Christmas takes on many different meanings to different people. For many children and, unfortunately, some adults, Christmas is a selfish holiday. They focus on what they want and how they can make sure they get it. On the flip side, many parents and grandparents make Christmas all about the children, working to ensure that they get all of the gifts they could ever want.
For the many non-Christians that celebrate Christmas, while they spend their time talking about Santa Claus instead of Jesus, the focus is on making people happy. Sometimes it is family, sometimes friends, and sometimes good deeds for the less fortunate.
Many Christians, on the other hand, try to keep Christmas old school and focus on the birth of Jesus. While there are some disagreements about how much to include secular traditions in our celebrations, we all agree that Jesus deserves to be the center of attention. It is His birthday, after all.
But how do you think Jesus, Himself, would celebrate? Based on His teachings, I believe that the answer is pretty clear.
There is no greater love than to lay down one’s life for one’s friends. (John 15:13 NLT)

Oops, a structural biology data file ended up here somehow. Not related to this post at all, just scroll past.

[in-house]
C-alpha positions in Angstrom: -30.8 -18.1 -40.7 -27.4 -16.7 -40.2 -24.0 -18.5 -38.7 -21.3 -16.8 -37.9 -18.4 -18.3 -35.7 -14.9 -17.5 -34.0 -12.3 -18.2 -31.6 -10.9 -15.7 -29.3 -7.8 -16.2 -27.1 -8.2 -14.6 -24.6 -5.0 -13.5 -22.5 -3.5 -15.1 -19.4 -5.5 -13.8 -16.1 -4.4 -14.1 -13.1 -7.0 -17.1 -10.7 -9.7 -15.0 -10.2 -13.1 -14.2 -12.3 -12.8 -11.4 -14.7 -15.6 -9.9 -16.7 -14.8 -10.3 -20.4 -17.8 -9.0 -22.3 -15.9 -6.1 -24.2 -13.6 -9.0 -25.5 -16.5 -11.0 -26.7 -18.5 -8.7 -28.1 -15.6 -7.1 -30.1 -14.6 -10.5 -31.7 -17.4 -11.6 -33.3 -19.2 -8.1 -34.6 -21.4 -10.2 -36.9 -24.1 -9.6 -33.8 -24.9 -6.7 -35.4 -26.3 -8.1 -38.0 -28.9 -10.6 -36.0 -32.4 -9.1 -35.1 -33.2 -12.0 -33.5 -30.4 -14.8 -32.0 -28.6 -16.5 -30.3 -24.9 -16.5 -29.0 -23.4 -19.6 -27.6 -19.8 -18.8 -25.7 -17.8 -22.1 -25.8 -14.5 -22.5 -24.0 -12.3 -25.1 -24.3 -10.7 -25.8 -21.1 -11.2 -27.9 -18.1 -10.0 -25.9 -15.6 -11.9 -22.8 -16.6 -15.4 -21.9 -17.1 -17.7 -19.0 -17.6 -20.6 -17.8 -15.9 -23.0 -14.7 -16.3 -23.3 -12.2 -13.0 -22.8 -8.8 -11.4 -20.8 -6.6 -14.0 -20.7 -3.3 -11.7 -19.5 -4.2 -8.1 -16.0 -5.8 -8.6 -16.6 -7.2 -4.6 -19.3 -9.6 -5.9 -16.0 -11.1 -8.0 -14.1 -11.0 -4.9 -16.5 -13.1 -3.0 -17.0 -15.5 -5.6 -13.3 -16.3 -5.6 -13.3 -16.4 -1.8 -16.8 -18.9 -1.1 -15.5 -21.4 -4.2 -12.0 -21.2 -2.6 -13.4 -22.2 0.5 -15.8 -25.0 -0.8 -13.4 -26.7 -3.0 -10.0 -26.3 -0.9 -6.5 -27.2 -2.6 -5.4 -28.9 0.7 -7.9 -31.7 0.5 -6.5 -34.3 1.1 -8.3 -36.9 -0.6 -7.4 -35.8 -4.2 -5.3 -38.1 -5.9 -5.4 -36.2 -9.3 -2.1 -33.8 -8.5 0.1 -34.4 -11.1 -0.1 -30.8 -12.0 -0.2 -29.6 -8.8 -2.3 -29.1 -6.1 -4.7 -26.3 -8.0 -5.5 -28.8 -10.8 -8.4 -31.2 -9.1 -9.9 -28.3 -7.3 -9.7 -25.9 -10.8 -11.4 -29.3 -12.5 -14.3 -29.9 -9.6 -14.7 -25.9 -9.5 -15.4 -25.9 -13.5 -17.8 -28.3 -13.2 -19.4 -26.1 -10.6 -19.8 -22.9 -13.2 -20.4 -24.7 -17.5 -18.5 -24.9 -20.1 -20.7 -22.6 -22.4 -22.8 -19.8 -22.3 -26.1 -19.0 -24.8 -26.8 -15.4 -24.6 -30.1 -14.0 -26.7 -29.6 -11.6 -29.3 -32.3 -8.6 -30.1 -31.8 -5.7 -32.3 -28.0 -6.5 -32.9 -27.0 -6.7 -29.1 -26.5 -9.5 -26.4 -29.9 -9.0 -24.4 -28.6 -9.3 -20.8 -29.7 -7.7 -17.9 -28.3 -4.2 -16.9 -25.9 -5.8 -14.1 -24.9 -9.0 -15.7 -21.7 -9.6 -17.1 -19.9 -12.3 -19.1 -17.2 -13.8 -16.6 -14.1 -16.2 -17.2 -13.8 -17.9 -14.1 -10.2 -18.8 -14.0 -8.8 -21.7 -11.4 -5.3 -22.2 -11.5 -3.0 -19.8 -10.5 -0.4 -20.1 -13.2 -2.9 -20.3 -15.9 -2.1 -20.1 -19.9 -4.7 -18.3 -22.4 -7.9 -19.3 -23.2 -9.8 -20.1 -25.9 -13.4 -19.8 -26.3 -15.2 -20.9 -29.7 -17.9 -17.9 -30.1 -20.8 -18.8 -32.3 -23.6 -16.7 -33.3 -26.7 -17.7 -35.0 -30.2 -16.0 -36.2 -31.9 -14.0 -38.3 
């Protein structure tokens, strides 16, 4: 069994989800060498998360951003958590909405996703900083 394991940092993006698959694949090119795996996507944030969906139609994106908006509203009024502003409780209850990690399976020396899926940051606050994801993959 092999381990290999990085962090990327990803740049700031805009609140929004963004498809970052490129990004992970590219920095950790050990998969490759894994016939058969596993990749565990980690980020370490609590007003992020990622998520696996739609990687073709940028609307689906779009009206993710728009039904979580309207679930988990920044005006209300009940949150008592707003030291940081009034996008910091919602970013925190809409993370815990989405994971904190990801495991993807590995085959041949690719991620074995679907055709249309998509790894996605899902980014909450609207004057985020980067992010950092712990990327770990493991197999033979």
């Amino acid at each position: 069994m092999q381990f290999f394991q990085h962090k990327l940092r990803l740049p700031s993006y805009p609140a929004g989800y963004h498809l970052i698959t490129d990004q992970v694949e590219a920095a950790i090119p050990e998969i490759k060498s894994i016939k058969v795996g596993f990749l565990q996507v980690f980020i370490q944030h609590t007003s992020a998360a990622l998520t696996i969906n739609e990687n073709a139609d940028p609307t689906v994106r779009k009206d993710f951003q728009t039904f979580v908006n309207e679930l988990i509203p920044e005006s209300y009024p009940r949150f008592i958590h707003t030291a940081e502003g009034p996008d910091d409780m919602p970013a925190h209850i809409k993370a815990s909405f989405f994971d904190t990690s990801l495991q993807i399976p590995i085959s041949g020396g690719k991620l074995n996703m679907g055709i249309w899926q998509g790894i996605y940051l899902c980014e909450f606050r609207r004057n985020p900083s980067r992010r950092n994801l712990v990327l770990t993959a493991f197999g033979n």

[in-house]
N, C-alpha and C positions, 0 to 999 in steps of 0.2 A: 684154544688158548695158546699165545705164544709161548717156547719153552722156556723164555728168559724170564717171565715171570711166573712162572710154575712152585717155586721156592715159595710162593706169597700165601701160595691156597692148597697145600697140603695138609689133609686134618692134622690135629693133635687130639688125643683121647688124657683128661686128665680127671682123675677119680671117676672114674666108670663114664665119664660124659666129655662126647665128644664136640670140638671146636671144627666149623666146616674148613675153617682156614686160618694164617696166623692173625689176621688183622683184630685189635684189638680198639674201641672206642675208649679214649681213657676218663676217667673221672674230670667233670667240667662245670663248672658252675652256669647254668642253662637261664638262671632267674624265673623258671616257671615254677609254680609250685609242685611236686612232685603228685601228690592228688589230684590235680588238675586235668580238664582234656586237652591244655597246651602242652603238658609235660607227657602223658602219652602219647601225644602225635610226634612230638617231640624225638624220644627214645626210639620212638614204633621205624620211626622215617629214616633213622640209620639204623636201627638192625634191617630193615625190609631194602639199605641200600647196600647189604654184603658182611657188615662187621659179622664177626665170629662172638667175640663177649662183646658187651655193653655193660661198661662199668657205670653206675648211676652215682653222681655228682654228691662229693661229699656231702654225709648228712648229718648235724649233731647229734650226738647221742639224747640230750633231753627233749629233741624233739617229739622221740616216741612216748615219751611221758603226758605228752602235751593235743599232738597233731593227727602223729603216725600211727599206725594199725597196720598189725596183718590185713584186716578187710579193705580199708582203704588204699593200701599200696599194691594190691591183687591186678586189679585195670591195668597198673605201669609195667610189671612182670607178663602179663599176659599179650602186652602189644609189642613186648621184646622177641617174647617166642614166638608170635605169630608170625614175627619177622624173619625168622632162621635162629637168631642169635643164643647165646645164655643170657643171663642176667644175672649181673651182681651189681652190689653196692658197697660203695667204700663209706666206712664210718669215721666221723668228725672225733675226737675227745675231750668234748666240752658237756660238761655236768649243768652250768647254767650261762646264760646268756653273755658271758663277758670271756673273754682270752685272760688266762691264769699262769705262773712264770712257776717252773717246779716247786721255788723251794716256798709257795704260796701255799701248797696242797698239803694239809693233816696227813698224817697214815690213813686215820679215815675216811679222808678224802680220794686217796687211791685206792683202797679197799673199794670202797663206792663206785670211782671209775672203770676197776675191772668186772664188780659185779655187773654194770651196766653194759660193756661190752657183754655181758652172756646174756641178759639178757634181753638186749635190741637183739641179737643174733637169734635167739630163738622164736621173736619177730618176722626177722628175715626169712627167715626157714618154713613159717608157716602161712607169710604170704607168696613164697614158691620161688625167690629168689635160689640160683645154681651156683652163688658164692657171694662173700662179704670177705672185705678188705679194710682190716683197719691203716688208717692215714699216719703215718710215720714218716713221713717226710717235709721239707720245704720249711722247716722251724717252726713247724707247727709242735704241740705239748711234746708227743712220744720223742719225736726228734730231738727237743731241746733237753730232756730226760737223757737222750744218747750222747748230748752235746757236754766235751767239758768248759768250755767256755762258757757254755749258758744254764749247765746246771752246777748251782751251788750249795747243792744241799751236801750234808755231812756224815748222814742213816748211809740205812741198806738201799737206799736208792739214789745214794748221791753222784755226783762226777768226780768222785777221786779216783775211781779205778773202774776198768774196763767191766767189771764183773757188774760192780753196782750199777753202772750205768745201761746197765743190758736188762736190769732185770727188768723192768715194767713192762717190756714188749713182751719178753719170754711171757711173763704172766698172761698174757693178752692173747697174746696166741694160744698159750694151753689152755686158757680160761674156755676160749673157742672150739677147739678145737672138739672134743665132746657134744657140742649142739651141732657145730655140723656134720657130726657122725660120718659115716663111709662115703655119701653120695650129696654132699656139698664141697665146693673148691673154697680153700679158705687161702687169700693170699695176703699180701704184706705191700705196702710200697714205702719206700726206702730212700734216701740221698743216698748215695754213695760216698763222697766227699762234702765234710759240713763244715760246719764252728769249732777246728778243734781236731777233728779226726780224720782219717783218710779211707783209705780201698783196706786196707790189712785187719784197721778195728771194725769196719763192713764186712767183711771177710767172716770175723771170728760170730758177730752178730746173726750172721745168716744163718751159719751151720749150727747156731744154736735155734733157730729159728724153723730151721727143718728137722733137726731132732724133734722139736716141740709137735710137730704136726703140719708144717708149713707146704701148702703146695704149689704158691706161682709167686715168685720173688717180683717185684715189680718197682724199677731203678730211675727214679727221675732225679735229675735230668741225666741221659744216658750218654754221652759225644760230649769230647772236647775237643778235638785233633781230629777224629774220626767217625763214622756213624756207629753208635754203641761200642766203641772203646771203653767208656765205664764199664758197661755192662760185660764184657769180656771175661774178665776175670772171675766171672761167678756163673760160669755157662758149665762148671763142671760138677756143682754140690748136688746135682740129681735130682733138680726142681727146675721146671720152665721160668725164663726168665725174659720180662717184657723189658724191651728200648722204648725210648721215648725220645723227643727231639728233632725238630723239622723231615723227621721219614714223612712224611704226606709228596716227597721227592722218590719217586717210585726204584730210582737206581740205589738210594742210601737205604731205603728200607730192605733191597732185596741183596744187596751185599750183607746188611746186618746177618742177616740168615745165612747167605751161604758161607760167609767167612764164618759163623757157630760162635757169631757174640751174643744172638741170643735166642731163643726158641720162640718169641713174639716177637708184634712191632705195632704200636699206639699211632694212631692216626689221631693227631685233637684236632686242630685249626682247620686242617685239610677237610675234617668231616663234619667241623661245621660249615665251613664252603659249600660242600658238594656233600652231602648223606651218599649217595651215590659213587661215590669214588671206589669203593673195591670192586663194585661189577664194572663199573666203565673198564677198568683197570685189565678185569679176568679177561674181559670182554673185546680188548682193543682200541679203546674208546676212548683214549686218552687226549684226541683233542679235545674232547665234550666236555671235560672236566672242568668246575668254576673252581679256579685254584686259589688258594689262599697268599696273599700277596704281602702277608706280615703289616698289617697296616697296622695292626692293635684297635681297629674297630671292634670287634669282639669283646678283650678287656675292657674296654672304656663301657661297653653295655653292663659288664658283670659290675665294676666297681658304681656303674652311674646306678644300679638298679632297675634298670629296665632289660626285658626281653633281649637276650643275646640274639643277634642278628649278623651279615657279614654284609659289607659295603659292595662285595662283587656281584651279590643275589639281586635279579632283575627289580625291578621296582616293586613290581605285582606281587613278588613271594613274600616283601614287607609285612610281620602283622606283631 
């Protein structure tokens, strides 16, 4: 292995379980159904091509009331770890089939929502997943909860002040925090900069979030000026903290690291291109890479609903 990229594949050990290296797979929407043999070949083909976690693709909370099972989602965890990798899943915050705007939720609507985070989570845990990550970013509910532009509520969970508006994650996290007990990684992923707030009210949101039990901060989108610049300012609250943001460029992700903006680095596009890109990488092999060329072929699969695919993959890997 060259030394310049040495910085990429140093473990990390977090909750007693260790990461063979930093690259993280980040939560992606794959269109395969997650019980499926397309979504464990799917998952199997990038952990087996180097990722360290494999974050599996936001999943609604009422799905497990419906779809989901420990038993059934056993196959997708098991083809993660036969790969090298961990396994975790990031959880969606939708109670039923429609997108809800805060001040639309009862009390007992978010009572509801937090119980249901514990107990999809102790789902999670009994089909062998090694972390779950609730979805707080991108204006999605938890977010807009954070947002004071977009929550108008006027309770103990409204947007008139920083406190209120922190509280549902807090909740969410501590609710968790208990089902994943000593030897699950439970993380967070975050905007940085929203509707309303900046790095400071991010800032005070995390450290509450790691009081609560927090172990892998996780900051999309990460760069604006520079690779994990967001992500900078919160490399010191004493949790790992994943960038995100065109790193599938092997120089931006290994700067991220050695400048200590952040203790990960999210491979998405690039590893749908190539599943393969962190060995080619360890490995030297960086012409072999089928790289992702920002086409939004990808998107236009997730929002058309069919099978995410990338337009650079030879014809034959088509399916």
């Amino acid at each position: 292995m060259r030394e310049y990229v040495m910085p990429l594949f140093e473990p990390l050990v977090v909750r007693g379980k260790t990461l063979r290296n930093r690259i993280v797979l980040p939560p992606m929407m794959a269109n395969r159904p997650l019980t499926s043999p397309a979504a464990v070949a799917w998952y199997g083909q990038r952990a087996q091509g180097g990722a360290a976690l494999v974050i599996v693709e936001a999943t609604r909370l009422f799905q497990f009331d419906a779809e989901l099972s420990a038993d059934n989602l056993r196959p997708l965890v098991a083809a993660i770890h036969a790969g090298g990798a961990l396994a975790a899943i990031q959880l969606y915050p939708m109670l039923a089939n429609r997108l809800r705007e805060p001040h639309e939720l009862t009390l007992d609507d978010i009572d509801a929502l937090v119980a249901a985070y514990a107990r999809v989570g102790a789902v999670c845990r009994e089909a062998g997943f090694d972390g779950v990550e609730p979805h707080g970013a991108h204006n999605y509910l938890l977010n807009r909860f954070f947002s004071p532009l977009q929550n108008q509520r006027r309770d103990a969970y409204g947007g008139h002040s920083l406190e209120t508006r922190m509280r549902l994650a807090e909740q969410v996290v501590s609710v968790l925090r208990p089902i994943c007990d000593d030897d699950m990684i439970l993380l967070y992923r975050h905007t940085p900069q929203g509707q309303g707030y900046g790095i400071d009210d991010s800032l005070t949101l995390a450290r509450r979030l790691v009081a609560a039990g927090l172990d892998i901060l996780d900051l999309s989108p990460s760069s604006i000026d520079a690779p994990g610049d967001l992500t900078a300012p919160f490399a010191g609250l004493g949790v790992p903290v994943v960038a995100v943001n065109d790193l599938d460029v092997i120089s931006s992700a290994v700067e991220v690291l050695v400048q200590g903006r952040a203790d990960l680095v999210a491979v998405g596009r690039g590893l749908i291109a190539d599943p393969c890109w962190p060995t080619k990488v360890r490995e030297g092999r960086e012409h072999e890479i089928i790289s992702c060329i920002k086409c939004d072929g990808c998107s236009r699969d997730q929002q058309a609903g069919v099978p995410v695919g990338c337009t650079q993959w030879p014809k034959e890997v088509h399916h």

So now I am giving you a new commandment: Love each other. Just as I have loved you, you should love each other. (John 13:34 NLT)
And the King will say, ‘I tell you the truth, when you did it to one of the least of these my brothers and sisters, you were doing it to me!’ (Matthew 25:40 NLT)
I believe that, while He would spend all of His time doing it, Jesus would make a special effort to celebrate His birthday by loving people. He would make sure that everyone celebrating His birth feels His love. He would meet their needs and wrap them in His loving comfort.
Since our goal as Christians is to be as much like Jesus as possible, why is it that we don’t spend more time celebrating His birth by loving one another? Sure, we send cards and occasionally exchange gifts. But how can we claim to love God if we are not meeting the needs of our fellow Christians? How can we celebrate Christ if we are not obeying Him by taking care of “the least of” our brothers and sisters?
We love each other because he loved us first. If someone says, “I love God,” but hates a Christian brother or sister, that person is a liar; for if we don’t love people we can see, how can we love God, whom we cannot see? And he has given us this command: Those who love God must also love their Christian brothers and sisters. (1 John 4:19-21 NLT)
Let’s all focus on fulfilling this command this Christmas season by showing the love of Christ to our fellow Christians that need it the most. And yes, that includes doing so on Black Friday.